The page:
Working Hard at Work Worth Doing

The hours go on and I sit in my office, working away, waiting for inspiration, and scratching away at one of my numerous drafting pads. Desk drawers full of notebooks, shelves full of books, and file boxes full of papers line my office- hopeful reminders of my past and decidedly present inspirations. Black pens quiver in anticipation of something new and truly great. Papers clutter the wide, seasoned desk, remnants of former busy nights.

The morning comes early, dreary, and cool. Promptly, I rise and get moving, eager to start working once again. After a quick run and then prepping for the day, it’s an hour or so of emails and notes. I write and play piano and design all morning, and then it’s off to a couple of meetings before coming back to the office for more creativity, more work, and especially, more coffee.

Theodore Roosevelt once said “Far and away the best prize that life has to offer is the chance to work hard at work worth doing.”

I’ve always loved that quote and felt that it describes my life and goals in many ways. When I reread that quote, which is hung above my desk, I am reminded of why I spend long hours doing research and working on numerous projects. I remember that I am working to make the world more beautiful, more elegant, more equitable, and more loving.

Often in the course of our professional lives, we are forced to work on unnecessary, rather uninspired, and unworthy tasks. It is at these moments that we realize how rewarding it is to work away at things that are truly worthy of our efforts. For, lest we turn into lonely, saturnine individuals, we must work every day to ensure that all of our energy is utilized in making the world a better place.

When I finally fall to sleep in the deepest hours of the night, I always try to look back on the day with gratitude, but also with austere, censorious meticulousness. Because the day I lose those compulsions toward detail- especially as it is corollary to the beneficialness of activities, is the day that my efforts and my work will no longer be worthwhile.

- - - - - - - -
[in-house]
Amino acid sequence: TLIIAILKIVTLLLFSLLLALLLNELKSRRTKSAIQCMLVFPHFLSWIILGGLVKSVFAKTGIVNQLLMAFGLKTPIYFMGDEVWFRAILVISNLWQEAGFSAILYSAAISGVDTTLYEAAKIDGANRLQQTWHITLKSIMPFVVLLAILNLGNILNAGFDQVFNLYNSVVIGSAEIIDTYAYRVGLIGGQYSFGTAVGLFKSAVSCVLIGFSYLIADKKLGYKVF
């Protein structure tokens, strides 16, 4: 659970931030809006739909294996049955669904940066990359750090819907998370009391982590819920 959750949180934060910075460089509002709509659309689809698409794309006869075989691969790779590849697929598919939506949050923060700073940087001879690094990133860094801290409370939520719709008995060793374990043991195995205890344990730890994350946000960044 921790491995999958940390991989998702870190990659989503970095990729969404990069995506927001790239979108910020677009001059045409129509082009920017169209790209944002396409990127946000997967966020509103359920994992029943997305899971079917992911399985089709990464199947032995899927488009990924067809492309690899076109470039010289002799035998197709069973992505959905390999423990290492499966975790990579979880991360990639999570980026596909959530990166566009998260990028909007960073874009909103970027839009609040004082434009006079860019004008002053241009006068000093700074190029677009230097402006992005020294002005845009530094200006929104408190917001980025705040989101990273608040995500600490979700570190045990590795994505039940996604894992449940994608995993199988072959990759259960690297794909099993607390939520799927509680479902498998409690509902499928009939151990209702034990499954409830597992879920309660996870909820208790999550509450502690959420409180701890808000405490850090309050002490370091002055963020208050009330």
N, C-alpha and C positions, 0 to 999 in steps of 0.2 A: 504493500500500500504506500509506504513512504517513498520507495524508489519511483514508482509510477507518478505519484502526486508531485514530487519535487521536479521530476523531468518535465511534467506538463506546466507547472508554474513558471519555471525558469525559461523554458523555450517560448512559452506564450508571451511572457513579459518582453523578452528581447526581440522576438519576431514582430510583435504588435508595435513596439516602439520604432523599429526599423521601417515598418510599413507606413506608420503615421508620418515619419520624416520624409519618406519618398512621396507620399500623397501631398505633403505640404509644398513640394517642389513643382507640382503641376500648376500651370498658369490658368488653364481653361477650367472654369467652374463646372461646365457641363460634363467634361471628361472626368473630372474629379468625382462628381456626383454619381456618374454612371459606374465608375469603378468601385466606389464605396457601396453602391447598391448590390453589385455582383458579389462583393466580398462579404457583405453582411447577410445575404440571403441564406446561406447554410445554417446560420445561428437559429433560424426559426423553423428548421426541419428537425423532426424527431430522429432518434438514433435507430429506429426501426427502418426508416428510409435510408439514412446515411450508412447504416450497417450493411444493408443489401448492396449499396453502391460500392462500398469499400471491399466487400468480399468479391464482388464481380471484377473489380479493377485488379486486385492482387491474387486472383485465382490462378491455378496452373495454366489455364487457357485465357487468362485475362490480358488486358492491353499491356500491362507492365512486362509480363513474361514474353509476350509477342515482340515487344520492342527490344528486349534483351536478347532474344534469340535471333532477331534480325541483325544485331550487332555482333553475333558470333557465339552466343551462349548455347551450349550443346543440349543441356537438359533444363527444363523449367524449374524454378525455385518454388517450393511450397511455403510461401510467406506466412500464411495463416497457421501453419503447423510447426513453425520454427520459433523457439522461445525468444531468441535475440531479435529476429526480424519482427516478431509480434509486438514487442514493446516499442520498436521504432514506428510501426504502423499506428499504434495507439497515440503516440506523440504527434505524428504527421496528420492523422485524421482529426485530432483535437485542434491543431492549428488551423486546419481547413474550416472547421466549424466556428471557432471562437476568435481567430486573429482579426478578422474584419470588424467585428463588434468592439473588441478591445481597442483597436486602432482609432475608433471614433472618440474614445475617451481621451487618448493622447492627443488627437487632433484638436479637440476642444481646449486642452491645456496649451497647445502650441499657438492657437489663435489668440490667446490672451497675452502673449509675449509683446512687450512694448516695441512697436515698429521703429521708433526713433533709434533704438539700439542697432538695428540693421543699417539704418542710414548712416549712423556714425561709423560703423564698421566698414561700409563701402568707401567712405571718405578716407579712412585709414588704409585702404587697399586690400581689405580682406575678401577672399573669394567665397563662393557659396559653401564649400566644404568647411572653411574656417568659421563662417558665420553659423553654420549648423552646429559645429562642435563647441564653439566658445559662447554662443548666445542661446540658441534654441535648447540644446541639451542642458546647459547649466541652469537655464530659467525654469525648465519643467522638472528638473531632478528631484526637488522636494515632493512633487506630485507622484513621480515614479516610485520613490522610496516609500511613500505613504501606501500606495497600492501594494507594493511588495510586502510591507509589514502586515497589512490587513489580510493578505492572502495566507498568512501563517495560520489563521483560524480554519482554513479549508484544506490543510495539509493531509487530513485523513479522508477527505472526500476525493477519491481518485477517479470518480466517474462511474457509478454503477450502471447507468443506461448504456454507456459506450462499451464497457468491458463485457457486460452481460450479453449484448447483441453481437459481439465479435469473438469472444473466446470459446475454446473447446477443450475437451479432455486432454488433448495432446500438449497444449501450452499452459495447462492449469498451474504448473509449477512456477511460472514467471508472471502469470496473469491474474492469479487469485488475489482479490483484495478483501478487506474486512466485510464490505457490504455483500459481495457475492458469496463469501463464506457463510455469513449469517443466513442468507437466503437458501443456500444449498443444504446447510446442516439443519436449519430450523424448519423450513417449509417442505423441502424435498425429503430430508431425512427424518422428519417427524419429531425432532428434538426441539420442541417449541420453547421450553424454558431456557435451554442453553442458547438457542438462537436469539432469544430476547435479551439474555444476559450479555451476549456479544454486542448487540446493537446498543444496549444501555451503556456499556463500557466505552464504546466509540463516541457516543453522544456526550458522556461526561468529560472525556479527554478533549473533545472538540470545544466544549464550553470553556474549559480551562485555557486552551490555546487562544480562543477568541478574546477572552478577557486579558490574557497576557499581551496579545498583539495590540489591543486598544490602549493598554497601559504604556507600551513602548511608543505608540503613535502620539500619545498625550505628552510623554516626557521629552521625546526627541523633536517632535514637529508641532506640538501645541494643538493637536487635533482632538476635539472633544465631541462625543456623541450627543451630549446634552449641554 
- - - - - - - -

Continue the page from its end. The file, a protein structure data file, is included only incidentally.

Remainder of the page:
I pride myself on my constant pursuit of my better self, yet I am also forlorn when I look back upon the mistakes of my past. And so, it is with regret, but also motivation, that I go about my work, striving for greatness, but not getting lost without the most-important, larger picture. Work is only worth doing when it is done with the utmost passion and impressive scrupulousness. At no other time will work be worthwhile, no matter the honorability or meritoriousness of the work itself. It is what each of us instills in our daily duties that gives our lives meaning and gives relevance to the words of Theodore Roosevelt.

If nothing else, we owe it to ourselves to nurture our lives through thoughtfulness and hard work. One day, we too may look back and see that our endeavors were worthwhile. If nothing else, it’s something to strive for.

Love, Ethan Brown Jones

Manage Your Life

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So much of managing life is about being able not only to focus well, but also to know how long everything takes. As a business owner, musician, writer, and designer, I constantly have to manage my time, not only in what I’m doing, but also in the breaks I take, my personal life, and in what is not getting done. Scheduling becomes a nightmare when personal life, professional life, and entrepreneurship are all put together. But when one adds in more layers of logistics such as travel time and other people’s schedules, dealing with one’s calendar turns into hell on earth. It is so key in life to be able to organize logistics and scheduling well.

When my business officially opened in October of 2013, it was one of the biggest accomplishments of my life. But it was also the start of a major time-suck for me, even if I love what I am doing the majority of the time. I am now constantly updating my calendar and am somewhat of a scheduling junky. I don’t attach myself my calendar because I like being attached to a life plan, although I do, but because I realized that if I want my dreams to come true and my life to stay on track, I have  to be incredibly organized with everything I do.  Both time management and organization have become second nature to me because it was and is necessary for them to be.

So many people in this world lack the basic skills of time management and organization, and it is clear to me that we would all be in a much better place in our lives if planning were much more prevalent. One begins to wonder why it is that the most important and relevant people in our society are sometimes the least together ones.

But experience shows us that the most organized people are the ones who get ahead in life. The CEOs and millionaires of this world are the people who schedule in their every waking minute and communicate the best with their peers and coworkers.

So what should one take away from this- when life gives you work, have fun with it; when life gives you more work, get organized; and when life falls apart, schedule in time to fix it!

Love, Ethan Brown Jones